The article “Do Canadian Expats Have To Pay Income Tax?” was originally published on MoneySense on July 17, 2018.

Taxation is based on residency, but expats coming back should watch out

Q: I am Canadian citizen living in Pakistan since 2002.

I have no home or family in Canada. I do not take any Canadian benefits for myself or for my family.

Q1) Do I have to file income tax and wealth statements in Canada?

Q2) If I ever plan to come back to Canada, will I have to pay tax on money I earned while living in Pakistan?


For detailed financial advice for Canadian expats, I suggest consulting our team member Brenda Hiscock. Brenda is a certified financial planner with over 20 years of experience dealing with retirement planning and expatriates specifically.


A: Canadian taxation is based on residency, Adnan. So, a Canadian citizen generally only files tax returns while resident in Canada, although there are some exceptions as well as some tax implications for certain investments a non-resident has in Canada.

If you and your family are living and working in Pakistan, it is likely that you have a “permanent home,” whether owned or rented, in Pakistan, not Canada. This permanence is what causes you to be exempt from Canadian taxation under the Canada-Pakistan Income Tax Convention (other than a few exceptions below).

When a Canadian resident becomes a non-resident, as it sounds like was the case for you and your family in 2002, you file a final tax return to declare your departure from Canada. From that point onward, the only tax payable to Canada may be on investments that remain in Canada while you are abroad that are subject to Canadian tax.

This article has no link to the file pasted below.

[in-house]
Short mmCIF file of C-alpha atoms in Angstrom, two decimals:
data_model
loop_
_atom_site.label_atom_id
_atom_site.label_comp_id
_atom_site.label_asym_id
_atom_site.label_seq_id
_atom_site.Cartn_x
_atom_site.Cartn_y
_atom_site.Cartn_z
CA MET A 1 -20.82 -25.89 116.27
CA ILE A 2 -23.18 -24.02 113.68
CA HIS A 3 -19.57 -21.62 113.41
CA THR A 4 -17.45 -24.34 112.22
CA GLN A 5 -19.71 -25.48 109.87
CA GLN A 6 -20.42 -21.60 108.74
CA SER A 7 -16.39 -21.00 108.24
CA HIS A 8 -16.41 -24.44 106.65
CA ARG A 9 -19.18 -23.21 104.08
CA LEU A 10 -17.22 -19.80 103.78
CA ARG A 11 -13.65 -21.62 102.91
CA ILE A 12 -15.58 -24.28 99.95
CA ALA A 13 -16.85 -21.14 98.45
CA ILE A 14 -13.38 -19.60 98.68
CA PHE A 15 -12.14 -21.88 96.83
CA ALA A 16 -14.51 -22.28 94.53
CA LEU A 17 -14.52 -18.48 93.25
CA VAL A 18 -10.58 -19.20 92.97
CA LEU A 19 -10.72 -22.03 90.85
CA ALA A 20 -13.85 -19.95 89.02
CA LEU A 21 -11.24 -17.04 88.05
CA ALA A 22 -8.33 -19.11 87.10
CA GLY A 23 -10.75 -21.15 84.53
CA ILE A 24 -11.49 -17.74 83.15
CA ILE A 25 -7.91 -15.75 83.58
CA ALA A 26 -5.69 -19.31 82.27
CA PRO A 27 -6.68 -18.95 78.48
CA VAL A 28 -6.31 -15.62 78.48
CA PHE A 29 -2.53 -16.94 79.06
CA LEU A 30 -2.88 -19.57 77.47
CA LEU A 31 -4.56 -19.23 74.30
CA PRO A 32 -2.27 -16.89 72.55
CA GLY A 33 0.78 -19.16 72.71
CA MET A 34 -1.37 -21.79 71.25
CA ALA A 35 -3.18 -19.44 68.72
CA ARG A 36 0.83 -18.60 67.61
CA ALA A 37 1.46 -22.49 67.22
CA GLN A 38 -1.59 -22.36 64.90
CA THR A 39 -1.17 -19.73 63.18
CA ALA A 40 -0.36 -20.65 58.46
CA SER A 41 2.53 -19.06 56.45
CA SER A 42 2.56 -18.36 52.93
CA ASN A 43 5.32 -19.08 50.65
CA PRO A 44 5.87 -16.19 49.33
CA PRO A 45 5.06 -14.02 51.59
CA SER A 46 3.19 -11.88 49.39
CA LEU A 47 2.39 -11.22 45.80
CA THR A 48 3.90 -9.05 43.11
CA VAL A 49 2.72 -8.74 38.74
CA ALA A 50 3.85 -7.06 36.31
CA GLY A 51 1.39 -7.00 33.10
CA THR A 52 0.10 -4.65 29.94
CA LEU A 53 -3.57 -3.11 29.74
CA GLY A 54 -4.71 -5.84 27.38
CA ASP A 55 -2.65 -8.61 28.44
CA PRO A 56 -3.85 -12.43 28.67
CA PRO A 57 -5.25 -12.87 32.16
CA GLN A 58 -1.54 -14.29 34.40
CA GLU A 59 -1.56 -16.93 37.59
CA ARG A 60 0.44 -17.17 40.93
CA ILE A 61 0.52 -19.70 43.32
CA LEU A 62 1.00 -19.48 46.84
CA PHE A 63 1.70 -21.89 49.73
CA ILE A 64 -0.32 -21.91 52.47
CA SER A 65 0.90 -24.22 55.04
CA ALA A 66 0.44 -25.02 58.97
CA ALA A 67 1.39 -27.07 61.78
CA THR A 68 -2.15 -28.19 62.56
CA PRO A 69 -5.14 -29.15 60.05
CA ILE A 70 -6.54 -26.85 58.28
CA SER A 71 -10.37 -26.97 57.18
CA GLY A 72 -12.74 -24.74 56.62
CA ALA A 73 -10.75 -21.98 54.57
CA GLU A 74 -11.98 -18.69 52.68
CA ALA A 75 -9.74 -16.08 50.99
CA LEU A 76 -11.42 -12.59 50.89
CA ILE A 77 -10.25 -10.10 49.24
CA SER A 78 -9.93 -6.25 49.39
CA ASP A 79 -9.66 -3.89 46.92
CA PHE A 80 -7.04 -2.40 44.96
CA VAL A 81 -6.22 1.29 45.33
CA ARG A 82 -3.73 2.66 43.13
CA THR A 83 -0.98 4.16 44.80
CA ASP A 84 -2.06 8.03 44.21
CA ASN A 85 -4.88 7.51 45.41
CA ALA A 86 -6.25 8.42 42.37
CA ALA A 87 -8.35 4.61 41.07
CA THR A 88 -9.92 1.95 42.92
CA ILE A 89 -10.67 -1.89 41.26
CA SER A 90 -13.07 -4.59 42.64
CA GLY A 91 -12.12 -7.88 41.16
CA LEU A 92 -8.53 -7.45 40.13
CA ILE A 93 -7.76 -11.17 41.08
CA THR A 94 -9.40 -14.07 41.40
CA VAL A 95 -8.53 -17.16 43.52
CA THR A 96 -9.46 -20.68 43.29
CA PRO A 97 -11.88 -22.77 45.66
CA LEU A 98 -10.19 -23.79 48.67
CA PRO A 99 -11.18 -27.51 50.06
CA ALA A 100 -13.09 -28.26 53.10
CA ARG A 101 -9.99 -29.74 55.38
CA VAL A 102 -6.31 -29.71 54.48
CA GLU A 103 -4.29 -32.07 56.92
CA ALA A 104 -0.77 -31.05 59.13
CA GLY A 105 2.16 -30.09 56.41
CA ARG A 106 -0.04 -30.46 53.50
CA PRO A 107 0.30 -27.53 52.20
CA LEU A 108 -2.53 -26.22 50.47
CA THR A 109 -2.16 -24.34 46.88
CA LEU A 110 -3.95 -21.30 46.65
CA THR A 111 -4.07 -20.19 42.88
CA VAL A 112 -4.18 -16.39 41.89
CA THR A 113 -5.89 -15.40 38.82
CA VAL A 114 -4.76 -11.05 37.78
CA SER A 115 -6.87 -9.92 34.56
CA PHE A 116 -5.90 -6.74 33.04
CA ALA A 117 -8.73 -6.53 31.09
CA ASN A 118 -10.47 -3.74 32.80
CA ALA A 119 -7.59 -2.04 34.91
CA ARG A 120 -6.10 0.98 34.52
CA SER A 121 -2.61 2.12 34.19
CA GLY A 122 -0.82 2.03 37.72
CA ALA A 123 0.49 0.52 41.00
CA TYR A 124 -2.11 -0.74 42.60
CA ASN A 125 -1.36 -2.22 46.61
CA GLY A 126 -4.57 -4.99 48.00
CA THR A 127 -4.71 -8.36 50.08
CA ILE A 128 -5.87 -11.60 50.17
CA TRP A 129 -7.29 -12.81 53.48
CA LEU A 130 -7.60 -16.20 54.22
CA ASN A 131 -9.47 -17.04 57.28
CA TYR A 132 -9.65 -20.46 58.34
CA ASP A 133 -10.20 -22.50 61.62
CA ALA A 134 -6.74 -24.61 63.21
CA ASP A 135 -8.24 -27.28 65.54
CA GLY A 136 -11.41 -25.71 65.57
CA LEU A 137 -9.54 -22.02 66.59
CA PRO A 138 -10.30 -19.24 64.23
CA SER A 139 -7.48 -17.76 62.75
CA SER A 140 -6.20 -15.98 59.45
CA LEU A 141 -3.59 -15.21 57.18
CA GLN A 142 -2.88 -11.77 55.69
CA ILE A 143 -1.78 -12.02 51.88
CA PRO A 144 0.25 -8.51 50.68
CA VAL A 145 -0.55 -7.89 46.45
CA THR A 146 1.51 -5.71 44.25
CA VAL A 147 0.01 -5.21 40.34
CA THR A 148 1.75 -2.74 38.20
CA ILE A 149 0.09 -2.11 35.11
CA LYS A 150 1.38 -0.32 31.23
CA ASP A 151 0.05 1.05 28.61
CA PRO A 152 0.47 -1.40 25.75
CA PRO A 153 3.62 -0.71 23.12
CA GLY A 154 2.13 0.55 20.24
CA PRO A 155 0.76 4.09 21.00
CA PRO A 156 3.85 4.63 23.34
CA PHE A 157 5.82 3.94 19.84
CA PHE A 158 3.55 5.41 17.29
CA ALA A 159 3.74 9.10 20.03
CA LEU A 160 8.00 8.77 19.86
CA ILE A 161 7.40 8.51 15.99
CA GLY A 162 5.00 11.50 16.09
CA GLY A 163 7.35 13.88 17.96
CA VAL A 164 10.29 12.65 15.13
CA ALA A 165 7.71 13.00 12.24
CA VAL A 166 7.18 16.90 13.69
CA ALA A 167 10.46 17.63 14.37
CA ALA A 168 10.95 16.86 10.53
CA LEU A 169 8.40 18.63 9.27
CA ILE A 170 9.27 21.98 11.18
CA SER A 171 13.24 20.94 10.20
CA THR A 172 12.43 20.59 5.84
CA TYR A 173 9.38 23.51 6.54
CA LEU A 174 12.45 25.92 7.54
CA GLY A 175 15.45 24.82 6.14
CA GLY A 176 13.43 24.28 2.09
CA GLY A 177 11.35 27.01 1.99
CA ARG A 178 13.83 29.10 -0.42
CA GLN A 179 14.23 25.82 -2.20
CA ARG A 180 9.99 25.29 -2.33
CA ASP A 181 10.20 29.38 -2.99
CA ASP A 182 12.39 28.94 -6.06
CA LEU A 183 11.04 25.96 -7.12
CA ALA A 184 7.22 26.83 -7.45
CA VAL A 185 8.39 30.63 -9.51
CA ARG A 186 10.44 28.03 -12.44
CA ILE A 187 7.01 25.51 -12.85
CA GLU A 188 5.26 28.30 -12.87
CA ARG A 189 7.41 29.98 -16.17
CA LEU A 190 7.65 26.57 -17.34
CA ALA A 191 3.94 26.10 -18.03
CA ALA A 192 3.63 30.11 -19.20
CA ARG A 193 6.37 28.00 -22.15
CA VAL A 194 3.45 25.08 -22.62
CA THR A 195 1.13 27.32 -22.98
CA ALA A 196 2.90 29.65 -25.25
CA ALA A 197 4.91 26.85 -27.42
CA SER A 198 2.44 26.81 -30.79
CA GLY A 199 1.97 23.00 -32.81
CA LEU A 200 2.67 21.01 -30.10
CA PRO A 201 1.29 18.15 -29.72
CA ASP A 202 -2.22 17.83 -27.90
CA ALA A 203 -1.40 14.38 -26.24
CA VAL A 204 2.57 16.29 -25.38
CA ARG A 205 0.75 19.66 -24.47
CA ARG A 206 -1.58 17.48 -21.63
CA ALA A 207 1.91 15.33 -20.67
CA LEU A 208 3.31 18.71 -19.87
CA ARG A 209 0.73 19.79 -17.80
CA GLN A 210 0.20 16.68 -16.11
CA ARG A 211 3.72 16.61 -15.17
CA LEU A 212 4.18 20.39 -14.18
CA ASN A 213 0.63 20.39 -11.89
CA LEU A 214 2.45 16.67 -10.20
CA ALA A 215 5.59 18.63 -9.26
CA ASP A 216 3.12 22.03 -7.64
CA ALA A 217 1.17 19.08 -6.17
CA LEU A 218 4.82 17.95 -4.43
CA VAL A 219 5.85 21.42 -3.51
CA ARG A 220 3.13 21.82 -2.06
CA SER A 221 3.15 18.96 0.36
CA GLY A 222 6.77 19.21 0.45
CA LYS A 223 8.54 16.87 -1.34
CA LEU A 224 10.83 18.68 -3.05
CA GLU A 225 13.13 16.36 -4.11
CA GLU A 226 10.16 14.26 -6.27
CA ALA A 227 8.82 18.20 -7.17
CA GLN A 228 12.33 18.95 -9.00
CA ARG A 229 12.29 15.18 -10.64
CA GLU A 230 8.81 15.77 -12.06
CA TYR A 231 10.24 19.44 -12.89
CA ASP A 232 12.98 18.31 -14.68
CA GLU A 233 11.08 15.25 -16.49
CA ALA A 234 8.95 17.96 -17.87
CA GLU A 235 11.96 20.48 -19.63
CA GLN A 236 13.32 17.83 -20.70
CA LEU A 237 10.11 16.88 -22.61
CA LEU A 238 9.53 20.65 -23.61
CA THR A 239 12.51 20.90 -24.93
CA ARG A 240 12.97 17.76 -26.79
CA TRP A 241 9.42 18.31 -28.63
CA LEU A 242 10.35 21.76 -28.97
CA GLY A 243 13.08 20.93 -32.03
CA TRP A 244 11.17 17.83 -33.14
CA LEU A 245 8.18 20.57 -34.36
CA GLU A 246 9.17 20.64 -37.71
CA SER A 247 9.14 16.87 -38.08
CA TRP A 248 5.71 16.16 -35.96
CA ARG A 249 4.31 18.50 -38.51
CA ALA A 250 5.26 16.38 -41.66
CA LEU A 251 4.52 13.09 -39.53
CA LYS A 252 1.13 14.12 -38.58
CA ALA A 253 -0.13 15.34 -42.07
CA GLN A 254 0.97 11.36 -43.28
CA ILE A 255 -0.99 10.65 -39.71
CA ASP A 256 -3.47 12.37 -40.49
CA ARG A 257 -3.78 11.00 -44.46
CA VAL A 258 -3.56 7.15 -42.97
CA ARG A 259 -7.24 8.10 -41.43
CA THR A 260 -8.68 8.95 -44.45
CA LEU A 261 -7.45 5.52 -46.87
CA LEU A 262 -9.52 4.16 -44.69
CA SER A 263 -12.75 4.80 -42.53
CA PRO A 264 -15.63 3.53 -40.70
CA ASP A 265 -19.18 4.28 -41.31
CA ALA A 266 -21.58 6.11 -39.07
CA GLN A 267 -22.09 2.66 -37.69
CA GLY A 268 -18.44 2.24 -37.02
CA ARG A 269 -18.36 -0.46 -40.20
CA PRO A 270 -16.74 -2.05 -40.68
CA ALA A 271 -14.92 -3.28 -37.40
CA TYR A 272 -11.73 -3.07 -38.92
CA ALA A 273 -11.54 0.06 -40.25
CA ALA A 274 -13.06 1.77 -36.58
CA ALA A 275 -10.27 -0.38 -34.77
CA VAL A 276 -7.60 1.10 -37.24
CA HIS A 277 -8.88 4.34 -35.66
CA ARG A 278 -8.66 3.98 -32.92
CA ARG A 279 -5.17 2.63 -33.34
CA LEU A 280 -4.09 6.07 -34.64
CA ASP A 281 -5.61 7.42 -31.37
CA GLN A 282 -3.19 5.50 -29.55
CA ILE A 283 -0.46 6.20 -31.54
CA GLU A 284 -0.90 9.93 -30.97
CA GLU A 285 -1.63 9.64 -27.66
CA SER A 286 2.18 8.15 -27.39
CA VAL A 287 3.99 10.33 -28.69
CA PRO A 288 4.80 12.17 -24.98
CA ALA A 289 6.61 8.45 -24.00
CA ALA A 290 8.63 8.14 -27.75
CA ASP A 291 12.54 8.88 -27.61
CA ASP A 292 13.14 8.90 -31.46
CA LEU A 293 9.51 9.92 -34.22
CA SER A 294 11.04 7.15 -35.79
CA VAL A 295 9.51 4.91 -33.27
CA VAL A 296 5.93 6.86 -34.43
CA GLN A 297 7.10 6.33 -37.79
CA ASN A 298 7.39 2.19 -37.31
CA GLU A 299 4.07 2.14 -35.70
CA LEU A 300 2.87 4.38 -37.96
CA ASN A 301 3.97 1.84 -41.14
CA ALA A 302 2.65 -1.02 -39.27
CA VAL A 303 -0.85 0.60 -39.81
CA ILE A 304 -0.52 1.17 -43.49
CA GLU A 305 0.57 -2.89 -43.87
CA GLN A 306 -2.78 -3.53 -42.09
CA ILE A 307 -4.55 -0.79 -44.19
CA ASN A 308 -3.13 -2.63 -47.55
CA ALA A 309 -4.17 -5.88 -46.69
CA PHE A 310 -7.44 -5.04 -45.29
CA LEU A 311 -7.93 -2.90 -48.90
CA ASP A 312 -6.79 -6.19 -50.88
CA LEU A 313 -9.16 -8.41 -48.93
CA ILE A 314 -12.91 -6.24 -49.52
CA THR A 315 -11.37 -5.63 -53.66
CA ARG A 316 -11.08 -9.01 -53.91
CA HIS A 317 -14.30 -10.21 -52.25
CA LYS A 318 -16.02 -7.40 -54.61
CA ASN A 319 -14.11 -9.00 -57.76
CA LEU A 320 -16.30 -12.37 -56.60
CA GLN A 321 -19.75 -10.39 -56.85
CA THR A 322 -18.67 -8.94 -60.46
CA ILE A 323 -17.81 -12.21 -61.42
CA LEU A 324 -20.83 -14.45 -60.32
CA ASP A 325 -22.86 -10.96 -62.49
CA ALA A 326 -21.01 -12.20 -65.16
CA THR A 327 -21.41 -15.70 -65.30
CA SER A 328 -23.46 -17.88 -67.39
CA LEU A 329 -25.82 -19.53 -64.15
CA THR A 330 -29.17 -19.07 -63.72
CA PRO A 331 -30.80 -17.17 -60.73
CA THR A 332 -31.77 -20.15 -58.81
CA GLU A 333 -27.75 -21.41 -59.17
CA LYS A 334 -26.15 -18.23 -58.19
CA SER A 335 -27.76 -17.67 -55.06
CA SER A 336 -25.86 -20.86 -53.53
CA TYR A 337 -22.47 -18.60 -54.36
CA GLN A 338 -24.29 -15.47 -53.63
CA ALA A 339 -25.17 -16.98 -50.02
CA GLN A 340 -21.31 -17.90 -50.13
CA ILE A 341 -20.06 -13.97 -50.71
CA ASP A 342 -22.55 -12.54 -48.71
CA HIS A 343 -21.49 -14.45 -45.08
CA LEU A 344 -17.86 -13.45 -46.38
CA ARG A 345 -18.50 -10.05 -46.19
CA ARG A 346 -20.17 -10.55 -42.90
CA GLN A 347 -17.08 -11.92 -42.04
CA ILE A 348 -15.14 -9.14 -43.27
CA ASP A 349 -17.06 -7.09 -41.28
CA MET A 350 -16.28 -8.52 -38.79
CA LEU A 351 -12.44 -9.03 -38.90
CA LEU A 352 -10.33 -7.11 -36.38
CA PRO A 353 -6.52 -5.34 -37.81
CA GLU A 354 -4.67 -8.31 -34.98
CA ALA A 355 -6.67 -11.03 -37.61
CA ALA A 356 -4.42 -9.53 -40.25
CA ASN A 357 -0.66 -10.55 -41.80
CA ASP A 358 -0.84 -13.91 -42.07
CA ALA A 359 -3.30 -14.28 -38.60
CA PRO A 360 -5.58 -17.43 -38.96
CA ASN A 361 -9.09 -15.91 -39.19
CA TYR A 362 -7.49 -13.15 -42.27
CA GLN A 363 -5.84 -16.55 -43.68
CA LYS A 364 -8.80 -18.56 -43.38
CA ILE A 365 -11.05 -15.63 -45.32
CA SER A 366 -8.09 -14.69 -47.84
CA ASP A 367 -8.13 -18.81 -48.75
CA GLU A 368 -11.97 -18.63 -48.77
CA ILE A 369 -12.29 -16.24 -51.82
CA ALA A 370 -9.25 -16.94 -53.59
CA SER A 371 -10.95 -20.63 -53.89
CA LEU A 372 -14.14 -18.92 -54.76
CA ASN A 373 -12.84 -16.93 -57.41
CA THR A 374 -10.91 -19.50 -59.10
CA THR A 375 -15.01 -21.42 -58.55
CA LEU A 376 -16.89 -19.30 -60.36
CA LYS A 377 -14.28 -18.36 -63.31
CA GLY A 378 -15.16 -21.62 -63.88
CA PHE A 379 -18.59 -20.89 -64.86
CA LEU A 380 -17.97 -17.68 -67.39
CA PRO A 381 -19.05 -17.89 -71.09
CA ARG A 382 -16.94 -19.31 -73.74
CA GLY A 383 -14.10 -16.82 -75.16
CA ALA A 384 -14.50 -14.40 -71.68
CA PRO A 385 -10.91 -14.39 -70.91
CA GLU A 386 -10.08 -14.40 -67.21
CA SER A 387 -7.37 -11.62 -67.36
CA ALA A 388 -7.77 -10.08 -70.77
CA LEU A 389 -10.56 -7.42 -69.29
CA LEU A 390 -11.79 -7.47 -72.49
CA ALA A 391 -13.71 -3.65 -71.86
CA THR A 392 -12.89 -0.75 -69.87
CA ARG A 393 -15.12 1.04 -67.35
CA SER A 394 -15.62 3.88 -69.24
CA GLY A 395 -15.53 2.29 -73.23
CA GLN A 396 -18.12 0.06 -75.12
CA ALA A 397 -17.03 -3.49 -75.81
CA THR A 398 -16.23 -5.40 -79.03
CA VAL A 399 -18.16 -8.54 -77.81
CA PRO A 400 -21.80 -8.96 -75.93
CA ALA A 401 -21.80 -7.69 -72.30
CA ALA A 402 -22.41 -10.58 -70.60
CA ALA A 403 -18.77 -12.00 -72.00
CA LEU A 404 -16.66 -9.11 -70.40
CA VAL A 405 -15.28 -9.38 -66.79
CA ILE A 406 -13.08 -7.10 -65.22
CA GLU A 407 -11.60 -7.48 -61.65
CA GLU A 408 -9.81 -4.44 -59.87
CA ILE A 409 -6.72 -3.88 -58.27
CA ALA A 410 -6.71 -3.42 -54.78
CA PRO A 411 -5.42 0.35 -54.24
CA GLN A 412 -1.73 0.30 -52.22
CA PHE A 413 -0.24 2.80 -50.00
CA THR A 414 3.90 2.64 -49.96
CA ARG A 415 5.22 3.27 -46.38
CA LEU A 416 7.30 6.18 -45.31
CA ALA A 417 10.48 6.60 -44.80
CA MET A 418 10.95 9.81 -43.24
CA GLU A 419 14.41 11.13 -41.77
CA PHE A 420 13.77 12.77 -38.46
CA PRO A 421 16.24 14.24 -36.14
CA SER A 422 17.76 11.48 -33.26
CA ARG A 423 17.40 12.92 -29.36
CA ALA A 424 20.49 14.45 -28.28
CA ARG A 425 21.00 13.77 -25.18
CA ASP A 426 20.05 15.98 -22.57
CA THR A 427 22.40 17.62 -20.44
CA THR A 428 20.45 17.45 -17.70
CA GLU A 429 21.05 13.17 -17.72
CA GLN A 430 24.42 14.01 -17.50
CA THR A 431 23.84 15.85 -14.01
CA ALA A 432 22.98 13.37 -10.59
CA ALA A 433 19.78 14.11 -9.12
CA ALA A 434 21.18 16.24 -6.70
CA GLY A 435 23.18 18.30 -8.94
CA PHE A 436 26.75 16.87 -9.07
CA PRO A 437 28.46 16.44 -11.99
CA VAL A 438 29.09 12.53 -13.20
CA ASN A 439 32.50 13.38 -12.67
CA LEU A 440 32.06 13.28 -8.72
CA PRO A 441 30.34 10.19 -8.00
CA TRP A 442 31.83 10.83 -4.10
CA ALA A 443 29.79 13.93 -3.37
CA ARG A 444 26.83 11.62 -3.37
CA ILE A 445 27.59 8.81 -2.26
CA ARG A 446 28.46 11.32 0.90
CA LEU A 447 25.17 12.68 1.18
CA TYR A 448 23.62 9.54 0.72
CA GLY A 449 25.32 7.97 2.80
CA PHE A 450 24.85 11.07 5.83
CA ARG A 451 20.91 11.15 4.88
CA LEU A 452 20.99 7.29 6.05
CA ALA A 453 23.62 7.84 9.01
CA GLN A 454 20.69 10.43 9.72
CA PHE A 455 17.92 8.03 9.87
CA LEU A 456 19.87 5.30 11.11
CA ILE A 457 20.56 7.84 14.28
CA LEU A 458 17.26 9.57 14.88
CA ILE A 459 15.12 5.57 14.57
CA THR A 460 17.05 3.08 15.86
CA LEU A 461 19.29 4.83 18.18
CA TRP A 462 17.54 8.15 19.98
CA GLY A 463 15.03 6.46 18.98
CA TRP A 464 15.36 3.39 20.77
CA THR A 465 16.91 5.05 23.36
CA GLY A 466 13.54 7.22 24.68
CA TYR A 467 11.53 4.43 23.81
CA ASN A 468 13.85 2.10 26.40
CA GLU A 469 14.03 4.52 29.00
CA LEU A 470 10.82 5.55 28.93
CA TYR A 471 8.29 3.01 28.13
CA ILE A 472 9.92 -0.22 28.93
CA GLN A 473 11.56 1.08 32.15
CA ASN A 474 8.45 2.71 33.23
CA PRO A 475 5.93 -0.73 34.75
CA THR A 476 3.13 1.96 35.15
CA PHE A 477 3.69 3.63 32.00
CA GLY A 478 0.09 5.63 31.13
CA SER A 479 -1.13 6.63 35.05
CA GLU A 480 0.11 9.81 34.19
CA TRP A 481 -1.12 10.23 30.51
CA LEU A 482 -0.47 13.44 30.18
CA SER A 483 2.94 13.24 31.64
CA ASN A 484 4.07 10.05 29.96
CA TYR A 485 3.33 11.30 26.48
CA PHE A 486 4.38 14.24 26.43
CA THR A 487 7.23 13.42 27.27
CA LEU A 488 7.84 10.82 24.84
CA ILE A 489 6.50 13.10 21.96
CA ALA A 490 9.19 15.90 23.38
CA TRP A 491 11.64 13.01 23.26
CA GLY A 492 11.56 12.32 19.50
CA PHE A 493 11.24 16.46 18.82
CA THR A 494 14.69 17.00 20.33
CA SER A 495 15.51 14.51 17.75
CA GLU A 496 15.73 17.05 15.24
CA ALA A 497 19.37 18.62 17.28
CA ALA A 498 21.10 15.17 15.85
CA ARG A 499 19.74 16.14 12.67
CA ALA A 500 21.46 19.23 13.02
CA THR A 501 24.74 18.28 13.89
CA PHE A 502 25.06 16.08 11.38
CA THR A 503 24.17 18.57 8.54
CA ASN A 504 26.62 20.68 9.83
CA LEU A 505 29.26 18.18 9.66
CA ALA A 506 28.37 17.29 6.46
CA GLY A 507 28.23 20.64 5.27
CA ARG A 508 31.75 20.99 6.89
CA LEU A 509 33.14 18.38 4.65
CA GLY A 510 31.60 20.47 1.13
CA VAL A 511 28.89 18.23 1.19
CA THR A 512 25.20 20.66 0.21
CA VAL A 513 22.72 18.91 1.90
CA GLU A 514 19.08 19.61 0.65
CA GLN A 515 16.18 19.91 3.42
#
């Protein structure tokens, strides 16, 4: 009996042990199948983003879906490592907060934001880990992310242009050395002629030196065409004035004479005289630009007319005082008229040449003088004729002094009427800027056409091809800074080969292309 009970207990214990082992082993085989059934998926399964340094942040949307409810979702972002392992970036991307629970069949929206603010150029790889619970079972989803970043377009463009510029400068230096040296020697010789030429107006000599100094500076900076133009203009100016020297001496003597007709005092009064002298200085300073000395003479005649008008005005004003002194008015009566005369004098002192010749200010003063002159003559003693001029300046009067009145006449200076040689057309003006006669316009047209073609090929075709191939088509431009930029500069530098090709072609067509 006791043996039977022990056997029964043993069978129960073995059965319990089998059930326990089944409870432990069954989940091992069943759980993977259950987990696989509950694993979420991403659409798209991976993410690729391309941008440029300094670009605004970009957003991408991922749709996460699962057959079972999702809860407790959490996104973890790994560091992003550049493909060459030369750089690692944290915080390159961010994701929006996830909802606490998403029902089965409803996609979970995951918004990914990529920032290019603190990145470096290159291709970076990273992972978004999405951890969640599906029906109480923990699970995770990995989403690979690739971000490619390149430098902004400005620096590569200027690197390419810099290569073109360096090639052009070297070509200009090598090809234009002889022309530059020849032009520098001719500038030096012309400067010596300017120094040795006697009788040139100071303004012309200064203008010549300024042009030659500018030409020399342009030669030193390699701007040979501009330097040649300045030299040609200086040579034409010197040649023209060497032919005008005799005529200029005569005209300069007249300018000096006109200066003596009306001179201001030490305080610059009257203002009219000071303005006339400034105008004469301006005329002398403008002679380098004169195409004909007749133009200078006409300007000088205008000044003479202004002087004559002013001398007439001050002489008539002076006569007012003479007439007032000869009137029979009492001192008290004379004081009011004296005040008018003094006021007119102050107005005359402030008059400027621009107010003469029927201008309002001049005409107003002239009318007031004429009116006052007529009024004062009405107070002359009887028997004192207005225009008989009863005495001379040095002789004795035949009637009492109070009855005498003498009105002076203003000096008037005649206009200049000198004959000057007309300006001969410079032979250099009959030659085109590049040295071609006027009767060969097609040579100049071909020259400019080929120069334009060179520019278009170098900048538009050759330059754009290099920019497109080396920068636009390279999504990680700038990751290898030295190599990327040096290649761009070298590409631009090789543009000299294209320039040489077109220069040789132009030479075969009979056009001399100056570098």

If you have non-registered investments in Canada, Adnan, your financial institution should be withholding the appropriate tax rate on dividends, interest or trust (mutual fund or exchange-traded fund) distributions. Capital gains are not subject to withholding tax unless it’s a capital gain on real estate (like a rental property). Rental income is also subject to taxation and is an exception that requires annual tax filings in Canada. RRSP and other registered account withdrawals are also subject to withholding tax.

Otherwise, a non-resident living in Pakistan shouldn’t likely have tax obligations in Canada. That is, until they return.

It sounds like you may retire to Canada, Adnan. You asked if you will have to pay tax on the money you earned in Pakistan. You won’t have to pay tax on the money you earned retroactively, if that’s what you’re asking, but future income earned on savings that you accumulated in Pakistan is not exempt from Canadian taxation, even if you leave it in Pakistan. Upon taking up residency in Canada again, you are taxable on your worldwide income, including investment income earned on savings that is located in other countries.

Pakistani investment income will be taxable in Canada, although a Pakistani pension may be exempt from tax under the treaty. There may be withholding tax in Pakistan that you can claim as a credit towards any Canadian tax payable.

Many Canadians who return to Canada repatriate their investments to Canada as well, Adnan. Foreign reporting requirements on a Canadian tax return can be onerous, particularly for those with more than $250,000 of foreign investments. And given the income is generally taxable in Canada anyway, leaving it in Pakistan doesn’t save you tax.

Hopefully that helps, Adnan. It sounds like you may not need to worry about Canadian taxation unless you return to Canada.

Jason Heath is a fee-only, advice-only Certified Financial Planner (CFP) at Objective Financial Partners Inc. in Toronto, Ontario. He does not sell any financial products whatsoever.